Is it the Right Time for Me to Make a Move?

The reality is, there’s no “one size fits all” answer. Everyone’s circumstances are unique. But now that you know the state of the market and what you can expect as you shop for real estate, consider the following questions:


Why do you want or need to move? 

It’s important to consider your reasons for moving. Will your needs shift over the next year. For example, if you need a larger home for your growing family, your space constraints aren’t likely to go away. In fact, they could be amplified as you spend more time at home.

However, if you’re planning a move to be closer to your office, consider whether your commute could change. Some companies are rethinking their office dynamics and may encourage their employees to work remotely on a permanent basis.


How urgently do you need to complete your move?

If you have a new baby on the way or want to be settled before schools open in the fall, we recommend that you begin aggressively searching as soon as possible. With fewer homes on the market, it’s taking longer than usual for clients to find and purchase a home.

However, if your timeline is flexible, you may be well-positioned to score a deal. We’re seeing more highly-incentivized sellers, willing to negotiate on terms and price. Talk to us about setting up a search so we can keep an eye out for any bargains that pop up. And get pre-qualified for a mortgage now so you’ll be ready to act quickly.

If you’re eager to sell this year, now is the time to begin prepping your home for the market. Prices could fluctuate, and experts predict a second wave of infections may necessitate another lockdown. If you wait, you might miss your window of opportunity.


How has your particular market segment been impacted? 

Certain segments will weather this economic downturn better than others. It’s important to understand the market dynamics of your particular area, price point, and housing type. The truth is, broad macroeconomic projections rarely paint an accurate picture of the day-to-day market realities of a given neighbourhood.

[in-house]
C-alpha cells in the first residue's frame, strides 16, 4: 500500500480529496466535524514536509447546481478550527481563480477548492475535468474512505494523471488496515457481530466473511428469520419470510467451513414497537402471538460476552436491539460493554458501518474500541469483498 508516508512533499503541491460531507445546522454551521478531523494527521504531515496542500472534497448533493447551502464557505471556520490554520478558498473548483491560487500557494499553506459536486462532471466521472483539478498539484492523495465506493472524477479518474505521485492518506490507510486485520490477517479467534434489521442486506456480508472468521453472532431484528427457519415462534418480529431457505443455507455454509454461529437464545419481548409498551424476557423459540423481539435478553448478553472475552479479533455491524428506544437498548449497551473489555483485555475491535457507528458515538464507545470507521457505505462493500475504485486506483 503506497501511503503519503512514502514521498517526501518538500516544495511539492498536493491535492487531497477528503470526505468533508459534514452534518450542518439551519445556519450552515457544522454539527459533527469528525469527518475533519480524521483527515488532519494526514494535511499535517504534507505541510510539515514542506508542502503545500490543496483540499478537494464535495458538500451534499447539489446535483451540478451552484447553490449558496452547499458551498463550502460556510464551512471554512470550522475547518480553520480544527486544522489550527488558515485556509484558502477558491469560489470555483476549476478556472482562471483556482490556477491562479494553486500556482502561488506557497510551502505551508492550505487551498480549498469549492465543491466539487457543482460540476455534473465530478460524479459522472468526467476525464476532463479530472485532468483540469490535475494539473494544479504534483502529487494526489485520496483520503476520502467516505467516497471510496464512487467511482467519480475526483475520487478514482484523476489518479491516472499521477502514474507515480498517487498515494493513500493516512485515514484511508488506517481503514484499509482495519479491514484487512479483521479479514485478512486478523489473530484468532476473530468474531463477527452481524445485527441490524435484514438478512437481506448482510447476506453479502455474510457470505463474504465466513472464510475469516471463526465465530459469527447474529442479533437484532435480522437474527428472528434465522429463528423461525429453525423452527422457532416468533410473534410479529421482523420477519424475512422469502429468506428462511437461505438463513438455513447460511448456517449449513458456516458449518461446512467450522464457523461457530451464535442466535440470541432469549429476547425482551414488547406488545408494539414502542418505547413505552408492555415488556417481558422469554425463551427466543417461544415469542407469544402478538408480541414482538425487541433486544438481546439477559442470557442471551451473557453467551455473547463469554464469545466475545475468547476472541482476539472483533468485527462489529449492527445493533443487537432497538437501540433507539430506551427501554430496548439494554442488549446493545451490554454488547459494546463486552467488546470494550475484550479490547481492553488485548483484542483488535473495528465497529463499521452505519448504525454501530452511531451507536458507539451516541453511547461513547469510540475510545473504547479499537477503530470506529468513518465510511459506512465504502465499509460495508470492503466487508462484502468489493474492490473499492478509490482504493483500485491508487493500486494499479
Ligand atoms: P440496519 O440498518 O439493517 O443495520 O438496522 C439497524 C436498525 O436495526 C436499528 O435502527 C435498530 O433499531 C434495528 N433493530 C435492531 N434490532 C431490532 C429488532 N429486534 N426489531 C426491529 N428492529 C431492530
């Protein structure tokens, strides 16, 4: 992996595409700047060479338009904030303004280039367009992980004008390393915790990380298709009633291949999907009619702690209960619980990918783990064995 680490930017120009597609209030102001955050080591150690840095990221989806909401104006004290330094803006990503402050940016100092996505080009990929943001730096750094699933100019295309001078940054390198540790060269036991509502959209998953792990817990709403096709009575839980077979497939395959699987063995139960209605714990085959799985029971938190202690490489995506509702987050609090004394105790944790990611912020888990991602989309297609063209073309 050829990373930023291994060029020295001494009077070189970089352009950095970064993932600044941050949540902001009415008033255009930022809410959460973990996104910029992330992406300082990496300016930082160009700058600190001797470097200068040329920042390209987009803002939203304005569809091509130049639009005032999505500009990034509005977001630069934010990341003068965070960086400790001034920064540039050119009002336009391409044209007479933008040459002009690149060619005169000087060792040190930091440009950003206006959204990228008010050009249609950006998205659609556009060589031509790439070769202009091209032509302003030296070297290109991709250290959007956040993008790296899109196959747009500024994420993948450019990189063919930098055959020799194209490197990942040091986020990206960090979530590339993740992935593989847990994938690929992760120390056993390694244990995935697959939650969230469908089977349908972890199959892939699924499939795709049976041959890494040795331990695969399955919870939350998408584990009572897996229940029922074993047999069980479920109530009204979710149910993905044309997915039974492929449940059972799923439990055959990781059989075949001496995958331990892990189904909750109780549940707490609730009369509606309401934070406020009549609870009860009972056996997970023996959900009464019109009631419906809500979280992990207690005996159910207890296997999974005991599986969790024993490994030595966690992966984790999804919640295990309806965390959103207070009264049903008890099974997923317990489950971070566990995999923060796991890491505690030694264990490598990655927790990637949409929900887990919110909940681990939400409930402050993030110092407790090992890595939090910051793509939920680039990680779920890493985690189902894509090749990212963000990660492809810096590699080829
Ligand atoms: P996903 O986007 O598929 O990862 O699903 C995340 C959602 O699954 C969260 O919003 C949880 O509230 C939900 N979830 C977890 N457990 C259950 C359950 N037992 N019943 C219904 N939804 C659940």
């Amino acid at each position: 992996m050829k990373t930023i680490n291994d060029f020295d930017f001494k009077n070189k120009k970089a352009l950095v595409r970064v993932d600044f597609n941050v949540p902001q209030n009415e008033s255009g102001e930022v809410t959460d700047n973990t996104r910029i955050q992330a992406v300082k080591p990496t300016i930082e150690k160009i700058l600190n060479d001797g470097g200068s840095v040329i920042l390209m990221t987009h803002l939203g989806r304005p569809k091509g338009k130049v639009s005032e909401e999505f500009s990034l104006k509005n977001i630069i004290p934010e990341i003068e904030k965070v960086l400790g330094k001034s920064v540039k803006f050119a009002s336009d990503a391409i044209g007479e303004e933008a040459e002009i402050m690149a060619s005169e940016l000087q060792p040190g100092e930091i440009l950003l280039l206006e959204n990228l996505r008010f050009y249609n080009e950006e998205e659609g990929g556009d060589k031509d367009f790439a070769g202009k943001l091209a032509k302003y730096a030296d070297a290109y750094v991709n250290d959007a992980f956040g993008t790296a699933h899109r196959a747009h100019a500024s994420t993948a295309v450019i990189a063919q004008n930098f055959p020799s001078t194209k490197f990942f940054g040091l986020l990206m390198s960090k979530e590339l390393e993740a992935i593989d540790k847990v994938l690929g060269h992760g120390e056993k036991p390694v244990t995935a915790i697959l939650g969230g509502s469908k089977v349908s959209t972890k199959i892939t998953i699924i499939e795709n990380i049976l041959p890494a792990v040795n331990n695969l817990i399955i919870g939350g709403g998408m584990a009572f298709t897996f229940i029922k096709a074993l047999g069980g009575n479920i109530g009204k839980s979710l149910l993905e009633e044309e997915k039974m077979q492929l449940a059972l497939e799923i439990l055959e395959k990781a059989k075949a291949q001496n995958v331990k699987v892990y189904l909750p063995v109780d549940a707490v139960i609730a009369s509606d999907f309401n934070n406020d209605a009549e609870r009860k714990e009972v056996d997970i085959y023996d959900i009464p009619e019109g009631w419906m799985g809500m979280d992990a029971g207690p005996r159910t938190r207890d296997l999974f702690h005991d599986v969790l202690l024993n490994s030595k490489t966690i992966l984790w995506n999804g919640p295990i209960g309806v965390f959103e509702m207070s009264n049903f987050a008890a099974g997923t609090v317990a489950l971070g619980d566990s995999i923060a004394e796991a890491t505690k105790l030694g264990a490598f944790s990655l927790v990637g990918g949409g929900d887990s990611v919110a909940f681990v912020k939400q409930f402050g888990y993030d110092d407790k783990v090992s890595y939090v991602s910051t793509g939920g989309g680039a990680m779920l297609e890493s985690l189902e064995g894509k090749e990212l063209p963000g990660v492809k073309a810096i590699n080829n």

How long will you stay in your new home?

During times of market uncertainty, your best bet is to buy a home you can see yourself in for several years. With decreased competition and ultra-low mortgage rates, it might be a great time for you to buy.


Is your income stable?

If there’s a good chance you could lose your job, you may be better off waiting to buy a home, unless you’re planning to downsize. Moving to a less expensive home could allow you to tap into your home equity or cut down on your monthly expenses.


When You’re Ready to Move — I’m Ready to Help

During a pandemic, real estate deals still need to move forward for some individuals. While uncertain market conditions may give pause to some buyers and sellers, they can actually present an opportunity for those who are willing, able, and motivated to make a move.


The spring season is usually a busy time for real estate, but due to Coronavirus, only motivated players are out in the market. That means that if you’re looking to buy, you’re in a better position to negotiate a great price. And today’s low mortgage rates could give a big boost to your purchasing power. In fact, if you’ve been priced out of the market before, this may be the perfect time to look.


If you’re ready to sell, you’ll have fewer listings to compete against in your neighbourhood and price range. But you’ll want to act quickly—a second wave of Coronavirus cases could be coming later this year. Ask yourself how you will feel if you have to face another lockdown in your current home.


Let’s schedule a free virtual consultation to discuss your individual needs and circumstances. We can help you assess your options and create a plan that makes you feel both comfortable and confident during these unprecedented times. Coronavirus needn’t stop you from meeting your real estate goals.


The above references an opinion and is for informational purposes only. It is not intended to be financial advice. Consult a financial professional for advice regarding your individual needs.